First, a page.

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Improving your sleep hygiene for more restful nights

03/05/2021 5 MIN. READ Mirko Berger
03/05/2021 5 MIN. READ Mirko Berger

We take care of our physical health through personal hygiene, so it only makes sense that we care for our mental health with sleep hygiene too. But what is sleep hygiene exactly? These are habits and practices we can engage in to make it easier to get our minds and bodies to wind down and promote a sound sleep when they’re supposed to.

In this article we’re going to cover how to create a bedroom environment that is conducive to proper sleep, in turn promoting better health. Improving sleep hygiene is arguably the most important step you can take to get better sleep, but don’t forget that there are other techniques you can complement it to fall asleep faster and improve the quality of your sleep.. But first things first, let’s see what good sleep hygiene is and check out some tips on how to improve it.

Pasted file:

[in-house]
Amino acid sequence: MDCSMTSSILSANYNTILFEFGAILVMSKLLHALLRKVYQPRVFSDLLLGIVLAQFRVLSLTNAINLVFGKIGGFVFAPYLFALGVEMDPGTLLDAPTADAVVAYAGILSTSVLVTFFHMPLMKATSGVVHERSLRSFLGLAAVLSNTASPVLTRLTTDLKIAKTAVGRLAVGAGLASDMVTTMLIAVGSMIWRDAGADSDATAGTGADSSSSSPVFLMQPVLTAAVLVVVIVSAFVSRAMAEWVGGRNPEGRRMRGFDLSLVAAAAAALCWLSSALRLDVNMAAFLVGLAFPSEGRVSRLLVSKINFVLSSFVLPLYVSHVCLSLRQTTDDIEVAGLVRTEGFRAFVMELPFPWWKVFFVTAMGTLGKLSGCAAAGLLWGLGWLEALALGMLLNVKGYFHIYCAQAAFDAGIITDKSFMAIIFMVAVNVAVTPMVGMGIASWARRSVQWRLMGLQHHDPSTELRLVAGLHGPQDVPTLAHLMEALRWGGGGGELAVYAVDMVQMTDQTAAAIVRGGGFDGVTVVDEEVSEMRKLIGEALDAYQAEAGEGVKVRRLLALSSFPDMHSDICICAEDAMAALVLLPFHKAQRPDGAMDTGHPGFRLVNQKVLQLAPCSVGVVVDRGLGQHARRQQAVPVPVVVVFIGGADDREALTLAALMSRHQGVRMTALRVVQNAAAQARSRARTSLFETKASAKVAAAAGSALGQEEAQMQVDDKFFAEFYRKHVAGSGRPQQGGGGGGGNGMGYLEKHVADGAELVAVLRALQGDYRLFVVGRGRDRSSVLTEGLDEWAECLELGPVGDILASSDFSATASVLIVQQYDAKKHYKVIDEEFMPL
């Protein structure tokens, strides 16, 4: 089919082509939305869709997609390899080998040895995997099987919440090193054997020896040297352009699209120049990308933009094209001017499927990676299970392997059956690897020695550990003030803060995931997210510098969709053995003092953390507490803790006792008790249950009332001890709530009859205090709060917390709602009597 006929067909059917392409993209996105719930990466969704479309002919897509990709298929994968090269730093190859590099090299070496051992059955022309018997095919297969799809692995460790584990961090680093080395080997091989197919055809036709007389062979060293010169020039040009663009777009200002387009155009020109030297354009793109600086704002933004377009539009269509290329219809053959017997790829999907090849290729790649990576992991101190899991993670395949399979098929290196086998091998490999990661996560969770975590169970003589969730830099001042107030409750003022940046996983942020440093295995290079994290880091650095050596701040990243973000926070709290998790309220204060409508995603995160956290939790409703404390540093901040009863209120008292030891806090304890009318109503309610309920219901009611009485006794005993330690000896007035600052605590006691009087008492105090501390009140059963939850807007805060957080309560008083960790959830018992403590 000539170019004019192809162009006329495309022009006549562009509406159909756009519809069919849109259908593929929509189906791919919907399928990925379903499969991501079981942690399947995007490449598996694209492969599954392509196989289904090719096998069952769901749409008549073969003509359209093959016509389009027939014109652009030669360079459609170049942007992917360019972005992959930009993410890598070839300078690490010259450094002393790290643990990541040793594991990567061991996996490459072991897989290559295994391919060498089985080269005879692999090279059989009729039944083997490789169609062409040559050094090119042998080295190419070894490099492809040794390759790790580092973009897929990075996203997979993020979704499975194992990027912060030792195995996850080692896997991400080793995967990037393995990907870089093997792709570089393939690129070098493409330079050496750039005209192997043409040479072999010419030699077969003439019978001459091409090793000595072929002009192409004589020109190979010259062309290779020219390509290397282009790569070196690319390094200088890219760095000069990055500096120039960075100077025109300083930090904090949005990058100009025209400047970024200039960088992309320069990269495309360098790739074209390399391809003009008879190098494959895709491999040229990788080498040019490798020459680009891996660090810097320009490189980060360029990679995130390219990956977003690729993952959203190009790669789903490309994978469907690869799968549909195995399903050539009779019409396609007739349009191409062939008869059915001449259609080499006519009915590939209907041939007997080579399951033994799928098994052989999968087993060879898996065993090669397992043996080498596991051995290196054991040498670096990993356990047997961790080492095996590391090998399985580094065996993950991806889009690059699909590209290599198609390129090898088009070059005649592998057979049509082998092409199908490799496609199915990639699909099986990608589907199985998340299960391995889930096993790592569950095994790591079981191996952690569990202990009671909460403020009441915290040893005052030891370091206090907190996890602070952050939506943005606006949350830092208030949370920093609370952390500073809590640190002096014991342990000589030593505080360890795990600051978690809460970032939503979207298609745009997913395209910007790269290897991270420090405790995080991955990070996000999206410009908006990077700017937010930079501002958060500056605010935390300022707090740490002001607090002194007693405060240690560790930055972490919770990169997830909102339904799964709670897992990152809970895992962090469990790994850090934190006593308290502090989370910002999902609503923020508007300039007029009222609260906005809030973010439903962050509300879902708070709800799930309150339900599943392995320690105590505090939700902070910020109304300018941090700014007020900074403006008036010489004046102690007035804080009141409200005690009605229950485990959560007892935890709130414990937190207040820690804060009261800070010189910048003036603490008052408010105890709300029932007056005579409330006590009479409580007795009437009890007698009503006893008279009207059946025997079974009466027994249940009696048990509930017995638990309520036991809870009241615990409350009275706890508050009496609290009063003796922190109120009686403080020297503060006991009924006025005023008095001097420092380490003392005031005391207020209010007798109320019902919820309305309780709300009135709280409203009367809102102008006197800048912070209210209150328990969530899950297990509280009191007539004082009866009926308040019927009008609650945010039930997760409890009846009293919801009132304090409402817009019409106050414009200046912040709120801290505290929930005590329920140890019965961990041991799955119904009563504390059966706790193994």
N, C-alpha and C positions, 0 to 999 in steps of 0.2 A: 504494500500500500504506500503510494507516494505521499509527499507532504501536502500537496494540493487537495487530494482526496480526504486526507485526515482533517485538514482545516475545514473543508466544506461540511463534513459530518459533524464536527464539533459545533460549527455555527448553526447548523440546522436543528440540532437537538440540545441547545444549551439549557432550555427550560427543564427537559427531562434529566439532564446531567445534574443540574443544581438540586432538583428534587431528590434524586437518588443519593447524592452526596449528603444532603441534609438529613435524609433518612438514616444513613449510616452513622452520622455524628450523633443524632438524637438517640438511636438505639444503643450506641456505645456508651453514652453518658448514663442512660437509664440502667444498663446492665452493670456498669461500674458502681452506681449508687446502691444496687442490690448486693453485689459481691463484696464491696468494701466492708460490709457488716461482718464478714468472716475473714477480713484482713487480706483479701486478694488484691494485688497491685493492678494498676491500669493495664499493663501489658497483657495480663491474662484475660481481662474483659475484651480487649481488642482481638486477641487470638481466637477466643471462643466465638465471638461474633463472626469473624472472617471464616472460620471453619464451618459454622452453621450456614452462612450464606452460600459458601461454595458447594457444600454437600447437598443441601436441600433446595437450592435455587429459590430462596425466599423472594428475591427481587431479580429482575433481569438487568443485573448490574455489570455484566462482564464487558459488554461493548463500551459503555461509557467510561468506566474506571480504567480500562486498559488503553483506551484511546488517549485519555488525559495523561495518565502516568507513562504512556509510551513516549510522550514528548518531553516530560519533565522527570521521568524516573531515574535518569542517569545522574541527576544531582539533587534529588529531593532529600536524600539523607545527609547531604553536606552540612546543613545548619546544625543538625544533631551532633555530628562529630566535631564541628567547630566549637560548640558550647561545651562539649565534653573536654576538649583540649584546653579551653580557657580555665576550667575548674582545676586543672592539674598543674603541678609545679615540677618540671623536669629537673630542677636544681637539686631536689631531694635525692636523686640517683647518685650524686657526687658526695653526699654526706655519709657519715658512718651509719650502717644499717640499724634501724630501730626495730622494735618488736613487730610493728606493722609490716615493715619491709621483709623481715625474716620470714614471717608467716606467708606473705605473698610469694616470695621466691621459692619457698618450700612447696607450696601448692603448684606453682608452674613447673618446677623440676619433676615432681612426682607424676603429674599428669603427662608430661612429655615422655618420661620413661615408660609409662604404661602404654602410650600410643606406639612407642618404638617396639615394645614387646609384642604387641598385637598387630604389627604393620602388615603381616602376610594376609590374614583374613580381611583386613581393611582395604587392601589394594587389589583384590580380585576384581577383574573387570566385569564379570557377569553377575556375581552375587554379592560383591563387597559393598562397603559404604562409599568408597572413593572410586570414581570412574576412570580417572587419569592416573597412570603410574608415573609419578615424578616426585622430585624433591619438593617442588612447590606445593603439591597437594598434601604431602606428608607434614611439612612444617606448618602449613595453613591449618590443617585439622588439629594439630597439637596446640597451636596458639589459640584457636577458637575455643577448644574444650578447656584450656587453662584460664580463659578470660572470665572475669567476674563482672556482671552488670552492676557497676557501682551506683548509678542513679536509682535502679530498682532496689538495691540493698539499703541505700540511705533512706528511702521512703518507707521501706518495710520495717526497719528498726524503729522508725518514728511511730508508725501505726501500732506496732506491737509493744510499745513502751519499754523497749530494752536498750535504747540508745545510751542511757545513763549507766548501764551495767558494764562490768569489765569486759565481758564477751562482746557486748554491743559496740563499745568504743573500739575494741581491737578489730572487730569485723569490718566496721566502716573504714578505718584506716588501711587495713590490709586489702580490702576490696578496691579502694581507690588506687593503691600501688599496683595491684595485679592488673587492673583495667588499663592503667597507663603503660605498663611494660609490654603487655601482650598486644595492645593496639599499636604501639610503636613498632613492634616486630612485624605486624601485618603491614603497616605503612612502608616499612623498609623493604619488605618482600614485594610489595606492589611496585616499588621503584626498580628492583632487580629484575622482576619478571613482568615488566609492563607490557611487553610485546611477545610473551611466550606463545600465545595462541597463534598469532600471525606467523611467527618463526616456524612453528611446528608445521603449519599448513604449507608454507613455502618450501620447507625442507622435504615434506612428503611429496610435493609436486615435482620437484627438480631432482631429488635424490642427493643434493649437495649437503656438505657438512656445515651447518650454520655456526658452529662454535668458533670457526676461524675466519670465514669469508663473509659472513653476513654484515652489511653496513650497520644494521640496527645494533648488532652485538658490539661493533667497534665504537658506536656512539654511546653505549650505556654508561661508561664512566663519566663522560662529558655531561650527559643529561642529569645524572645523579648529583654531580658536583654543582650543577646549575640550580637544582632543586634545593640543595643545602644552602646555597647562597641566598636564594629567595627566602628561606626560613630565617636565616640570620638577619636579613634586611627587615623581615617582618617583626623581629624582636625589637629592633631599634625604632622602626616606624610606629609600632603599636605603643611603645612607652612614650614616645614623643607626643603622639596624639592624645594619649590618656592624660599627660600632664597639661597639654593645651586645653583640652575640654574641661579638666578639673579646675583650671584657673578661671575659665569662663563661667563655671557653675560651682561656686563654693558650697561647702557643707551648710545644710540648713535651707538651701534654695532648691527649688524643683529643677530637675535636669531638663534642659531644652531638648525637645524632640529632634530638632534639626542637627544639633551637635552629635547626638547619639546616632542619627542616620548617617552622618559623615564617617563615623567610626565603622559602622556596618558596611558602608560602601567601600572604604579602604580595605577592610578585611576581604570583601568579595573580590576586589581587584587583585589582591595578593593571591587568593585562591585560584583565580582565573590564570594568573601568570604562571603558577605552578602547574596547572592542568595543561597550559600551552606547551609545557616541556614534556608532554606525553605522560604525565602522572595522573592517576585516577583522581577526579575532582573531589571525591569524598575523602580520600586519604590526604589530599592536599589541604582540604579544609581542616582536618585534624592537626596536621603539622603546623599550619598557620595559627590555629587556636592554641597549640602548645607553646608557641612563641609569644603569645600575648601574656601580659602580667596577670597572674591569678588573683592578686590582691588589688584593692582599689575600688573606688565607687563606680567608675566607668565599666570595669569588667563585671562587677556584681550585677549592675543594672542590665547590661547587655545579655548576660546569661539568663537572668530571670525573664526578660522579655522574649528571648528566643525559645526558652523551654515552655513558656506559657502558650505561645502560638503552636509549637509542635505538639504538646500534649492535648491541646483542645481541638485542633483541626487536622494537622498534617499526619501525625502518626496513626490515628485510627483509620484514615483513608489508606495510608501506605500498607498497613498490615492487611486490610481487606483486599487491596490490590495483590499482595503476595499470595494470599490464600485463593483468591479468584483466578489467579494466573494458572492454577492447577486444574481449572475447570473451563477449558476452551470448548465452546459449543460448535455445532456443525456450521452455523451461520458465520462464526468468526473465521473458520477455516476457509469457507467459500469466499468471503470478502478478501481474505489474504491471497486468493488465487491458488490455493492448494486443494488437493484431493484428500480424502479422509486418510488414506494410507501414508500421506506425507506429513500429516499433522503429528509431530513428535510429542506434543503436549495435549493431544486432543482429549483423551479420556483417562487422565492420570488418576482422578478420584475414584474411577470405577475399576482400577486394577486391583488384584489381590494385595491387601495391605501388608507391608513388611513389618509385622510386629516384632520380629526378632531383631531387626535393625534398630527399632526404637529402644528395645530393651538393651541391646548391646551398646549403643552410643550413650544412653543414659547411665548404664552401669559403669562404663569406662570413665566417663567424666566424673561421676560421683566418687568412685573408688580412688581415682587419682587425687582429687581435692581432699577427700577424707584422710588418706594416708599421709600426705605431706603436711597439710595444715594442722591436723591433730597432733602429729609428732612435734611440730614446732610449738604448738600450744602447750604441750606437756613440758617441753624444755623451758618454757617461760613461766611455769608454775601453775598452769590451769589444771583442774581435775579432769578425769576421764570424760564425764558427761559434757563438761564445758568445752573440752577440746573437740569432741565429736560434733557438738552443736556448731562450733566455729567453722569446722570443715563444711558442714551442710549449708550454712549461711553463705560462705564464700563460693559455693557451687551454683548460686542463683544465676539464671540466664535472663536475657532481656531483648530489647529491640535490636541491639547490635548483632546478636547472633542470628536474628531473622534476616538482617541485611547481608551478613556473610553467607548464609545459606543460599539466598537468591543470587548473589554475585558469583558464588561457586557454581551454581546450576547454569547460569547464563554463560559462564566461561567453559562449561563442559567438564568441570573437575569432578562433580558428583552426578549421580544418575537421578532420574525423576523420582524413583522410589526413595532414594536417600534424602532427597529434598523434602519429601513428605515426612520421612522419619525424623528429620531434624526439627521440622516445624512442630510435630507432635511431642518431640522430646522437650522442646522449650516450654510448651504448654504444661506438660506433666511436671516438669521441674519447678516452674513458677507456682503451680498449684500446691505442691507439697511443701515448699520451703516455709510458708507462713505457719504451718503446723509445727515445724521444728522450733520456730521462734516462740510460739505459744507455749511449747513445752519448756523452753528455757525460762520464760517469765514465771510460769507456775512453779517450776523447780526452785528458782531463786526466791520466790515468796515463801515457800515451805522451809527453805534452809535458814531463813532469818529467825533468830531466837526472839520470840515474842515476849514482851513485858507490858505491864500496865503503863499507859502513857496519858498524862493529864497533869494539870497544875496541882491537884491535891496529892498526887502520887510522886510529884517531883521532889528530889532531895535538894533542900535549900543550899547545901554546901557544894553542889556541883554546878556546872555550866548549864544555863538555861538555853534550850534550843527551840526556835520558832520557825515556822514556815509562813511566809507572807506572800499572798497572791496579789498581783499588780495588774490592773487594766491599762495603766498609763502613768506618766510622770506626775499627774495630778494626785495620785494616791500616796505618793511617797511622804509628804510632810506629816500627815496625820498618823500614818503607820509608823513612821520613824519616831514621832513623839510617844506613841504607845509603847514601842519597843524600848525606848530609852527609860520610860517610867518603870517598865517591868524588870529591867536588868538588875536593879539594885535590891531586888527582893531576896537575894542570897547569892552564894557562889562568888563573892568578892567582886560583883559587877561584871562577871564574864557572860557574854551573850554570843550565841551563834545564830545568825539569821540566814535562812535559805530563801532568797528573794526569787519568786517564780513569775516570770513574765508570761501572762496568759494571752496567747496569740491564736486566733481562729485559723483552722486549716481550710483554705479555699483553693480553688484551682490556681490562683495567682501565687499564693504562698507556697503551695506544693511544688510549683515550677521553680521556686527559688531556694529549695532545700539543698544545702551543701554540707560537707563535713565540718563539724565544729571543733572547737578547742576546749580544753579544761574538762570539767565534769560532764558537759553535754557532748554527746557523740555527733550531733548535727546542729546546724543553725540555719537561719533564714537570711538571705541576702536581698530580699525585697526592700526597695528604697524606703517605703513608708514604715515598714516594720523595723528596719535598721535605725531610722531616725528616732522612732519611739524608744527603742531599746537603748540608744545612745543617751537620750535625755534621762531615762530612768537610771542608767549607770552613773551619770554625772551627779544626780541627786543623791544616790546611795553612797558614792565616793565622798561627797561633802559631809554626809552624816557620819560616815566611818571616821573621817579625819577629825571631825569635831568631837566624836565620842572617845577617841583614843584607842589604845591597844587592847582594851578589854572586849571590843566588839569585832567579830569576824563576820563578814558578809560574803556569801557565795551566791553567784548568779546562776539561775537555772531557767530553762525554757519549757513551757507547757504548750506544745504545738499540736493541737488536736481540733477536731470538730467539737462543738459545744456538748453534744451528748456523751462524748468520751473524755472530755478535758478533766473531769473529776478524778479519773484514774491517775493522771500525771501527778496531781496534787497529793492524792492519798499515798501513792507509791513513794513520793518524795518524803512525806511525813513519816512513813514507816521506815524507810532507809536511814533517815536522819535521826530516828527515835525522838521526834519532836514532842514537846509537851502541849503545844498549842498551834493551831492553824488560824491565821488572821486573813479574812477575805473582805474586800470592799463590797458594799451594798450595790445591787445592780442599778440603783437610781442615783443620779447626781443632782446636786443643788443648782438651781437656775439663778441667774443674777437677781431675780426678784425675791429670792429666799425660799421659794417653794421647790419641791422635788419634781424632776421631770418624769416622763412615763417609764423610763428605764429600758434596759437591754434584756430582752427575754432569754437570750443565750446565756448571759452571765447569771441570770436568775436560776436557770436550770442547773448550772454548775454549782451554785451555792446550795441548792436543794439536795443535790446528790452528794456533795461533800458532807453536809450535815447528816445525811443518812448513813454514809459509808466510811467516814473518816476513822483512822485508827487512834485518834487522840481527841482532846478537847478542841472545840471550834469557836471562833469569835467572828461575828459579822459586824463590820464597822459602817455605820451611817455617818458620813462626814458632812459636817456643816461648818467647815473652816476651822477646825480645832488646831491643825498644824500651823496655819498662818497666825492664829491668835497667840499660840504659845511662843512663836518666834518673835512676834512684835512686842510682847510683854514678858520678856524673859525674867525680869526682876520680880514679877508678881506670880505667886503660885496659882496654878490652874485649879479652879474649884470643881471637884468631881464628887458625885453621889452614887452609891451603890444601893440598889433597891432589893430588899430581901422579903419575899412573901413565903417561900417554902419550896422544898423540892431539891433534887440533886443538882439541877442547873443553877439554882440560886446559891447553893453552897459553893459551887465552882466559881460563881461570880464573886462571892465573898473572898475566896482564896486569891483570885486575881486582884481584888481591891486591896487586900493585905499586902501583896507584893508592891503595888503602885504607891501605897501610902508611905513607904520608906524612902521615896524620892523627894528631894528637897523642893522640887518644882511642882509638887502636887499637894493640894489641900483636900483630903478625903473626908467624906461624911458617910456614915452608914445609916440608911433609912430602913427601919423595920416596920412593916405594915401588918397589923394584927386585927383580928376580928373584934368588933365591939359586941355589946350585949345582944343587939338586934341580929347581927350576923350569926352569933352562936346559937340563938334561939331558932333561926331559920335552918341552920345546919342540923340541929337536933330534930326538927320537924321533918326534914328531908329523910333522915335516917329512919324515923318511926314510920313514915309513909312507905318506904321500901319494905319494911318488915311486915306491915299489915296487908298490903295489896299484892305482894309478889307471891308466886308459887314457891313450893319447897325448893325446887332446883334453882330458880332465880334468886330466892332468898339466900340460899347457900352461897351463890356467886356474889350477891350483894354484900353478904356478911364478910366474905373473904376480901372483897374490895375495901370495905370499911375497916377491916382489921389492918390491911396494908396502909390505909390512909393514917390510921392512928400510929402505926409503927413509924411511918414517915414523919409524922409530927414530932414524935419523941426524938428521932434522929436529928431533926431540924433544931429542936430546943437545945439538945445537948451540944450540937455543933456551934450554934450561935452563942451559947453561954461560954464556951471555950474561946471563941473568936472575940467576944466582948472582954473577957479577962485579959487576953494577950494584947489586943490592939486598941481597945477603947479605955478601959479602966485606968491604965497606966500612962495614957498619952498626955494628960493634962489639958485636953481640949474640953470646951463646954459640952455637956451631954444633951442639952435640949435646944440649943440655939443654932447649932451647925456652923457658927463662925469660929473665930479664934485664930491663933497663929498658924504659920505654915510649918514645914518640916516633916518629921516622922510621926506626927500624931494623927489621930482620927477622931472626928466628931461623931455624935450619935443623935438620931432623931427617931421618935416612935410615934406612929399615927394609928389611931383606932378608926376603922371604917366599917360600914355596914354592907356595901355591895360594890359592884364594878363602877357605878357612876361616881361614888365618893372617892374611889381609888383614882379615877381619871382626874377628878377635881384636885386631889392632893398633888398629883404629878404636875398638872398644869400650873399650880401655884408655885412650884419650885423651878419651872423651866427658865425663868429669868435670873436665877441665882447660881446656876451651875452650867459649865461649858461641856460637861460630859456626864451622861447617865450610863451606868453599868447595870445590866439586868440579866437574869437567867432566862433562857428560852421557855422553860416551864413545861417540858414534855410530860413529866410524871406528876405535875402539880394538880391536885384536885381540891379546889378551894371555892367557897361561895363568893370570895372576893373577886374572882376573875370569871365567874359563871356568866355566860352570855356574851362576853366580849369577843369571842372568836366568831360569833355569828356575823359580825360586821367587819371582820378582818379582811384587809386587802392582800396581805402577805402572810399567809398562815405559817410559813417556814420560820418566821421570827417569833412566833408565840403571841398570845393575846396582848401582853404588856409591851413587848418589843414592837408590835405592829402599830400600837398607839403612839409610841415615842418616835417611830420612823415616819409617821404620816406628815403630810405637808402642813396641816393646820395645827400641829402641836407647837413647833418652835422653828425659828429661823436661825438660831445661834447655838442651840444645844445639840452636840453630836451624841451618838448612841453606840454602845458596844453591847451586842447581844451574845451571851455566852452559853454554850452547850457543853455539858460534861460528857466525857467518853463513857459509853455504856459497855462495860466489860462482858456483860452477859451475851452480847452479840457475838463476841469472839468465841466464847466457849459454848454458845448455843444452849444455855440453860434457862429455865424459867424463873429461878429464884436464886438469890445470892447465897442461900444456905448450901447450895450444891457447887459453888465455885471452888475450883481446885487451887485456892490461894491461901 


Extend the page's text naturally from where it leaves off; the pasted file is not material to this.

Article Overview: Good sleep hygiene

  1. The first rule of sleep hygiene: Your bed is just for sleeping
  2. Transform your bedroom into a sleep sanctuary
  3. Poor sleep hygiene calls for a digital detox
  4. Improve sleep hygiene by upping your bed game
  5. Don’t forget the ambiance

The first rule of sleep hygiene: Your bed is just for sleeping

Do you snuggle up at night with your emails, your favourite series, Candy Crush, or the last slice of pizza? These days, our beds have transformed into multi-purpose spaces where we work, eat, chat, watch TV and much more. But this is absolutely not what a bed should be used for. The first and most important rule of sleep hygiene is to use your bed for sleeping only.

Why is that important? Because our habits have a strong influence over us. You may know of Pavlov’s dog that would drool whenever a bell rang because he had learned to associate that sound with his bowl of food. Our brains work similarly, and when we become used to doing many different activities in bed, it becomes a place no longer associated with sleep.

However, it’s possible to recondition ourselves through positive habits with good sleep hygiene, so that lying in bed signals to your body that it’s time to sleep rather than read, work or eat. If there’s one piece of sleep hygiene advice that you take from this article, this should be it!

Transform your bedroom into a sleep sanctuary